Even when the region - nowadays
the Republic of Liberia - was still called Malagueta Coast, Pepper Coast or
Grain Coast, it was known for its secret societies, ritualistic killings and
cannibalism. In 'A Dutch Account of the Grain Coast in the Seventeenth Century'
Sir Harry Johnston cites Olfert Dapper who wrote one of the most popular books
on Africa in the seventeenth century when still little was known of this
continent which was increasingly visited by European traders. The Dutch scholar
Dapper described African peoples, cultures and conditions on the continent on
basis of conversations he had with traders and sailors who had visited the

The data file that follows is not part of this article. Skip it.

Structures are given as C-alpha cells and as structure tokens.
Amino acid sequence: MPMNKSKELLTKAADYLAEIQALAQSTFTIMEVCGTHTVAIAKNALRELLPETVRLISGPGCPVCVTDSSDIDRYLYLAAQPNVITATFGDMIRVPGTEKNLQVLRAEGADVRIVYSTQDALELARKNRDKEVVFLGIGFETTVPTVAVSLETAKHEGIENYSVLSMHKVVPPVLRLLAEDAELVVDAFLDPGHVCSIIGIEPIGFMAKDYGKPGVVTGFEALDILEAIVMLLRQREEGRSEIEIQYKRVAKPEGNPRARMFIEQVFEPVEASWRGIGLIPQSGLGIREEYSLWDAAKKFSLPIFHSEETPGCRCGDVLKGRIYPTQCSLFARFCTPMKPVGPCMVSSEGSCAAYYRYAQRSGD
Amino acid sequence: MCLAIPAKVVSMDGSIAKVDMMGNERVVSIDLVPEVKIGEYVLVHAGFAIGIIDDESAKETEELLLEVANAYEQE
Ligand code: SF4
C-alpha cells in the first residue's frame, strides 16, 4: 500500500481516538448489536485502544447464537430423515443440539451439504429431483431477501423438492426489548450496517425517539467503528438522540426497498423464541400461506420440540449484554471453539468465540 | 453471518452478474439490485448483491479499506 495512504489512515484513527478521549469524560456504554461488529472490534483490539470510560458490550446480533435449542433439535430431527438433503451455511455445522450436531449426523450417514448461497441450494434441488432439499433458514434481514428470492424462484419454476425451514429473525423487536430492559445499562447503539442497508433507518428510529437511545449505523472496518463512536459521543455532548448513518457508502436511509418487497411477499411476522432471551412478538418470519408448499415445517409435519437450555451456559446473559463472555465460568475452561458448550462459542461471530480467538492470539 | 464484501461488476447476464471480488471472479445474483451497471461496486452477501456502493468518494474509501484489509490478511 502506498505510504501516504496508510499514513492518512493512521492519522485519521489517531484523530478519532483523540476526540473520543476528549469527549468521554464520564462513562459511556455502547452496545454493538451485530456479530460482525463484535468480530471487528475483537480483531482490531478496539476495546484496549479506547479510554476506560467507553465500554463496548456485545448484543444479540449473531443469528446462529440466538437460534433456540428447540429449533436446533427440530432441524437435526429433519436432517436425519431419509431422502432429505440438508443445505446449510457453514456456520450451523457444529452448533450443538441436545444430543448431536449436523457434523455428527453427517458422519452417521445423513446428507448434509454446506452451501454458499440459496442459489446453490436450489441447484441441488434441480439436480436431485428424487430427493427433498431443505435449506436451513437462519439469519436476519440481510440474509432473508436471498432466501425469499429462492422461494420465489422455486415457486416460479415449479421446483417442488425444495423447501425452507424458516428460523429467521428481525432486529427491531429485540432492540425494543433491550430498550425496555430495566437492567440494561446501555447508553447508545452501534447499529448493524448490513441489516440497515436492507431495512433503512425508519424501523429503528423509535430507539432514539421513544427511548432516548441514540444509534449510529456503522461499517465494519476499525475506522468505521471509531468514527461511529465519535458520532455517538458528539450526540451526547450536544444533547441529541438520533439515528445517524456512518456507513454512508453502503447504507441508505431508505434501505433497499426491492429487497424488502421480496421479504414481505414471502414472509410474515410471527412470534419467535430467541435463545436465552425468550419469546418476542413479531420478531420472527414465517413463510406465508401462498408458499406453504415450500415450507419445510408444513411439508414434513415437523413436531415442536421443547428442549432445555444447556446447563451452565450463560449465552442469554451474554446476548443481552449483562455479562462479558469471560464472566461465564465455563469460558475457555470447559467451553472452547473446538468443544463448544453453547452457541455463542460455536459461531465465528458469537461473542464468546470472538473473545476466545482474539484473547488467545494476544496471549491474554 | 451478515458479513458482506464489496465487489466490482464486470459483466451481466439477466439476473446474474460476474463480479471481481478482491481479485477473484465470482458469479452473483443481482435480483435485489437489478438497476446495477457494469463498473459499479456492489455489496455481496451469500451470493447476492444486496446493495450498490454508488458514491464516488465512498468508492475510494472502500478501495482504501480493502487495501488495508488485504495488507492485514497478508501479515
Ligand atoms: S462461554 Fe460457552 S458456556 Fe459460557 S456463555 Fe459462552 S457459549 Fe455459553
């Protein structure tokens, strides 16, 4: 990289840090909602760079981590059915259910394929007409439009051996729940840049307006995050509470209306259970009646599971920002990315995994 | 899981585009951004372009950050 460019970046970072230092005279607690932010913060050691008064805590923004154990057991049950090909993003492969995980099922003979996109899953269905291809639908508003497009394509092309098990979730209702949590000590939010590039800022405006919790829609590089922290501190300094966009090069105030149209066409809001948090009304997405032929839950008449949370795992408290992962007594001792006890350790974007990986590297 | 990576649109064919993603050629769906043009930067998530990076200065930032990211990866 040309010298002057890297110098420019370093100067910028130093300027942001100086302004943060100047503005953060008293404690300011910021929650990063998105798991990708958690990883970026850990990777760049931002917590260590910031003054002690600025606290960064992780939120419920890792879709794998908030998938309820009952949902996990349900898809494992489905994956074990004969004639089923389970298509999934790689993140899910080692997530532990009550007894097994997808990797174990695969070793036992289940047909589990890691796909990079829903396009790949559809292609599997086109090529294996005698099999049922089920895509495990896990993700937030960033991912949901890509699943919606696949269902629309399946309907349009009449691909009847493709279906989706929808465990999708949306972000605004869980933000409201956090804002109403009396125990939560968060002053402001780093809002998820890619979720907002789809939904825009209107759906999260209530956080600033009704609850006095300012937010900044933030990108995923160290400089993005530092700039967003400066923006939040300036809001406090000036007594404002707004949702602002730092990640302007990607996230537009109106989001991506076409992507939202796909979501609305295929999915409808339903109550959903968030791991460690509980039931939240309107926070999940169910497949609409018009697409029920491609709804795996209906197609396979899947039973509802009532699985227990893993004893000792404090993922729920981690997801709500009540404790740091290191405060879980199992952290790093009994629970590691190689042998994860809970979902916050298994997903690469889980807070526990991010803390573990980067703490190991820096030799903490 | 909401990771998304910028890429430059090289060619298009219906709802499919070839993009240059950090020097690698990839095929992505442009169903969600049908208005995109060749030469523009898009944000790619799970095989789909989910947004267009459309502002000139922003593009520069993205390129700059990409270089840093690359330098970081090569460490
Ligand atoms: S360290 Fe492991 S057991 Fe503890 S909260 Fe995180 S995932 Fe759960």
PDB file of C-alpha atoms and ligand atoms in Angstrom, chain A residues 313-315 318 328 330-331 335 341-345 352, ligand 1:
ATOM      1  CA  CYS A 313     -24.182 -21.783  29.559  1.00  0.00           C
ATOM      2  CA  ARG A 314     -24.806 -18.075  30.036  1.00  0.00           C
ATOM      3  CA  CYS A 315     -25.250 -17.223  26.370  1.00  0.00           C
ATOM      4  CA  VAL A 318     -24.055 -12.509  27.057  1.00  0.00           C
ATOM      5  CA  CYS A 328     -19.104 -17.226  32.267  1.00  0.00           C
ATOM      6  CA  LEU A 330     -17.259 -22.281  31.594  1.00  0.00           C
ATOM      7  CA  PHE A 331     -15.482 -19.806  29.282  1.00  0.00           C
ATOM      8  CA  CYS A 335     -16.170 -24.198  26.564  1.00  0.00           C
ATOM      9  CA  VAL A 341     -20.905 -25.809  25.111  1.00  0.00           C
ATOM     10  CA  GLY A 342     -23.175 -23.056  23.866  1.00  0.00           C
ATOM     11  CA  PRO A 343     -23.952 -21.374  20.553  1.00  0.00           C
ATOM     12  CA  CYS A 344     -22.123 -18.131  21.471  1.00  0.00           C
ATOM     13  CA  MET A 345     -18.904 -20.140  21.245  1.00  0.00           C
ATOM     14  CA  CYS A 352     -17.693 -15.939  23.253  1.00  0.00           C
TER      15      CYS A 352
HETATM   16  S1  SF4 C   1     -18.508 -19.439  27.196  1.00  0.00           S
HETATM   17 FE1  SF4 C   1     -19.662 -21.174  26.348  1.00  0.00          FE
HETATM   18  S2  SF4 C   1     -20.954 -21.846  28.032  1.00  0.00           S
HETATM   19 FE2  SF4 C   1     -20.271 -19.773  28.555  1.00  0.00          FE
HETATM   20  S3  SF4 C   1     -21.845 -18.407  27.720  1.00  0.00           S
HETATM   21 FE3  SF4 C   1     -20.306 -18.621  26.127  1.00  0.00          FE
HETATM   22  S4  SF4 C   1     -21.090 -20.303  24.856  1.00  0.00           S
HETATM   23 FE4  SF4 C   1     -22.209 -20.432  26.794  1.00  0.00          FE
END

continent. His book, 'Description of Africa', first published in 1668, was
reprinted many times. Dapper classifies the Kru people behind Cape Palmas as
cannibals, an opinion shared by Sir Harry Johnston who wrote a two-volume book
on Liberia in 1906. Johnston also quotes the French traveller Chevalier des
Marchais who visited Cape Mesurado in 1724-25 and who wrote that the natives of
this part of the Grain Coast were much addicted to human sacrifices (Johnston,
1906: p. 108).